What Bowen brought to the Spurs was every bit as essential during their run of titles and Finals appearances, particularly to coach Gregg Popovich, as the playmaking and scoring of Tony Parker, the creativity of Manu Ginobili and the fundamental wonderfulness of Tim Duncan. He was the starch in their black-and-silver shorts, the guy assigned to thwart the other team's most potent scorer and the San Antonio player who invariably became the lightning rod of abuse and invective for fans of 29 other teams.
Sufferers such as Kobe Bryant, Ray Allen, Steve Nash and Nowitzki directed our attention to Bowen's feet (allegedly stepping underneath jump shooters), legs (kicking into his man) and knees (aimed at quadriceps and groins), but I'll always remember his hands flailing around and about the ball-handler like the NHL's Sean Avery pestering Martin Brodeur or, as Phil Jackson said, Edward Scissorhands.
Dirty? At times it sure looked that way -- and Bowen was too good an athlete to pass those moments off as being clumsy. But he was tough, consistent and almost Eddie Haskell-like in his placid expressions through the most physical encounters. And like a single spoonful of castor oil, a little went a long way -- the idea of being guarded by Bowen seemed as distasteful to many NBA stars as the actual experience of it, given his reputation for making an opponent work. That alone made Bowen and the Spurs more effective.
Bowen was named to the All-Defensive team in each of his first eight full NBA seasons. He was runner-up three times for Defensive Player of the Year, though he never won the award that's worthy of being named after him. That doesn't really matter -- what matters is that teams determined to chase a championship feel compelled these days to find a "Bruce Bowen-type" of guy: a clingy, even irritating defender who, for long stretches or whole nights, can negate a dangerous weapon from the other guys' arsenal. Now, from Raja Bell to James Posey, from Trevor Ariza to Jamario Moon, every alleged contender needs someone like Bowen if it expects to be taken seriously.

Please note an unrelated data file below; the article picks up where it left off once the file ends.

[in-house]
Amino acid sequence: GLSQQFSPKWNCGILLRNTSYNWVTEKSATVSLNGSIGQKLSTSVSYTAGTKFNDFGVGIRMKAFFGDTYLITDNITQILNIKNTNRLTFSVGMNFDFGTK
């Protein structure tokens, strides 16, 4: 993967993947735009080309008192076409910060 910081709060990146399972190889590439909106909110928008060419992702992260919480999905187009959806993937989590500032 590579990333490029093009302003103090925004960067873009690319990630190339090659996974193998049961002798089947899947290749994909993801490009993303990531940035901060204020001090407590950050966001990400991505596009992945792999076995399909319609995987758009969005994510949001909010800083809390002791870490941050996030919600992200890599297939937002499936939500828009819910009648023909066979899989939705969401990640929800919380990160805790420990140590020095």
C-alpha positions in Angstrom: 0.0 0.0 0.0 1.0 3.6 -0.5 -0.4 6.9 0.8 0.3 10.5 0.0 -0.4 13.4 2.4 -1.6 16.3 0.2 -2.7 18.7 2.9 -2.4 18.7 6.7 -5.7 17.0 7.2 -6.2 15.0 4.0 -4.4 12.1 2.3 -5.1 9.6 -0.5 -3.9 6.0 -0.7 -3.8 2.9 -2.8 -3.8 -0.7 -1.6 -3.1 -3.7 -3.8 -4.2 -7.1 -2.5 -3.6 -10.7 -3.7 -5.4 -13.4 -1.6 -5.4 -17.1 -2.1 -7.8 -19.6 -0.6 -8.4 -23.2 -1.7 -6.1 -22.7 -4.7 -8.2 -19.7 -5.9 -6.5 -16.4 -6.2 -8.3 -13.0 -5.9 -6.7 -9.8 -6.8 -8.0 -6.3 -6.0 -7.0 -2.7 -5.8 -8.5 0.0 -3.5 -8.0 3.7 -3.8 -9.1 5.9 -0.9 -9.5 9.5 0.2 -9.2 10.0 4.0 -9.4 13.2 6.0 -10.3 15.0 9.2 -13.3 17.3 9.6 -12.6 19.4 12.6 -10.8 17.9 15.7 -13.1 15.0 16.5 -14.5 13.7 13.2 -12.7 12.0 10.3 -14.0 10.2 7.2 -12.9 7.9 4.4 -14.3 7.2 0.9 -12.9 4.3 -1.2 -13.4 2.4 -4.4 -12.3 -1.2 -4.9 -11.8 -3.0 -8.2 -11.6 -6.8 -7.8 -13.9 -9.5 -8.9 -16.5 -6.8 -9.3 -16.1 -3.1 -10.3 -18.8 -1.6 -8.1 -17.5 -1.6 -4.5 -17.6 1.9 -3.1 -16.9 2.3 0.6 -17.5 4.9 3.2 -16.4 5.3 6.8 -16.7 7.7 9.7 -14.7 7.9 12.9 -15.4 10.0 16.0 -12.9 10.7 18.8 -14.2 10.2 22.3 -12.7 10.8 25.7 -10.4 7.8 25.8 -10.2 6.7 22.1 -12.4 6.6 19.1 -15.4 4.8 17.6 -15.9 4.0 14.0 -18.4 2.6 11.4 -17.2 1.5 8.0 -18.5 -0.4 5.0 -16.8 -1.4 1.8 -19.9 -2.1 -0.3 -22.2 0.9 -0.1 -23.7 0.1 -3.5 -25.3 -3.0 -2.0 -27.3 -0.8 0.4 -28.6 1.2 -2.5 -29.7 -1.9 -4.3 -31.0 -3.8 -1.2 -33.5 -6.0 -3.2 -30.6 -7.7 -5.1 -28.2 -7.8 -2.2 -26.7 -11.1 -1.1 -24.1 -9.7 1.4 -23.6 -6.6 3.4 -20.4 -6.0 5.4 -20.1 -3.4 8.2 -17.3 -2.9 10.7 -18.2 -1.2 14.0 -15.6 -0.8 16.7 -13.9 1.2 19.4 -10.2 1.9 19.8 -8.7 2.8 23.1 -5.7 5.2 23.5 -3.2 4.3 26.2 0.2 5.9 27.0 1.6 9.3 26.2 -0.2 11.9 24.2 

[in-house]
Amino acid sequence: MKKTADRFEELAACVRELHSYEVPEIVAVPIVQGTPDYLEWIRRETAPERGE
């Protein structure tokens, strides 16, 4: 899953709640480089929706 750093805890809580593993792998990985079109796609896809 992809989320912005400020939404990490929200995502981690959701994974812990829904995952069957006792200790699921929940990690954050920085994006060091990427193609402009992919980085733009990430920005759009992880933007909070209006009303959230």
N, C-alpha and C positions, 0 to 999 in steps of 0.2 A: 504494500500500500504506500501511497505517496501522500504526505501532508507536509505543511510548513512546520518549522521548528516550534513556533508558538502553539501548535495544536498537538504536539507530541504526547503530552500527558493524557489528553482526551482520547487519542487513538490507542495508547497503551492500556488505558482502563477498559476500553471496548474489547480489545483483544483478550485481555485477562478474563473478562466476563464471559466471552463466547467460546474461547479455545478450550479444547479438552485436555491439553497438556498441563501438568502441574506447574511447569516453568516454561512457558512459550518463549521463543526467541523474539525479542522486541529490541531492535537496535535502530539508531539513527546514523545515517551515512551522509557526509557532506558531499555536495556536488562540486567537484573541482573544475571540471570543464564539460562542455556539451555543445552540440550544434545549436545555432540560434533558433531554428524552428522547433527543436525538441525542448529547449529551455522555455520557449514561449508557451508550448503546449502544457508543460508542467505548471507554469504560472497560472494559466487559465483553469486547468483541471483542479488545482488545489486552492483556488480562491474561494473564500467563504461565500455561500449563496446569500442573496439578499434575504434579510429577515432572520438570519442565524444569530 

Some of the players are slightly different in size or build (Matt Barnes, Reggie Evans, Mickael Pietrus). Some, such as Tayshaun Prince, Shane Battier, Ron Artest, Ariza and DeShawn Stevenson, have other skills or attributes at their disposal, occasionally luring them away from Bowen-type duty. But then, Bowen himself never was just a defender, frequently stepping into the corners for a key three-point shot. What they all share at their best, though, is a defense-first focus that the NBA as a whole seems to welcome only in limited quantities, no more than one or two per roster, while coaches, purists and home-team fans welcome them wherever they can find them. Because Bowen reminded us we should.
Summing up his career in his retirement session with reporters, Bowen said: "I hope my legacy would be as someone that never was satisfied with just being where they were."
His legacy goes well beyond that. From inside the offensive man's jersey and head, all the way to "-type" status.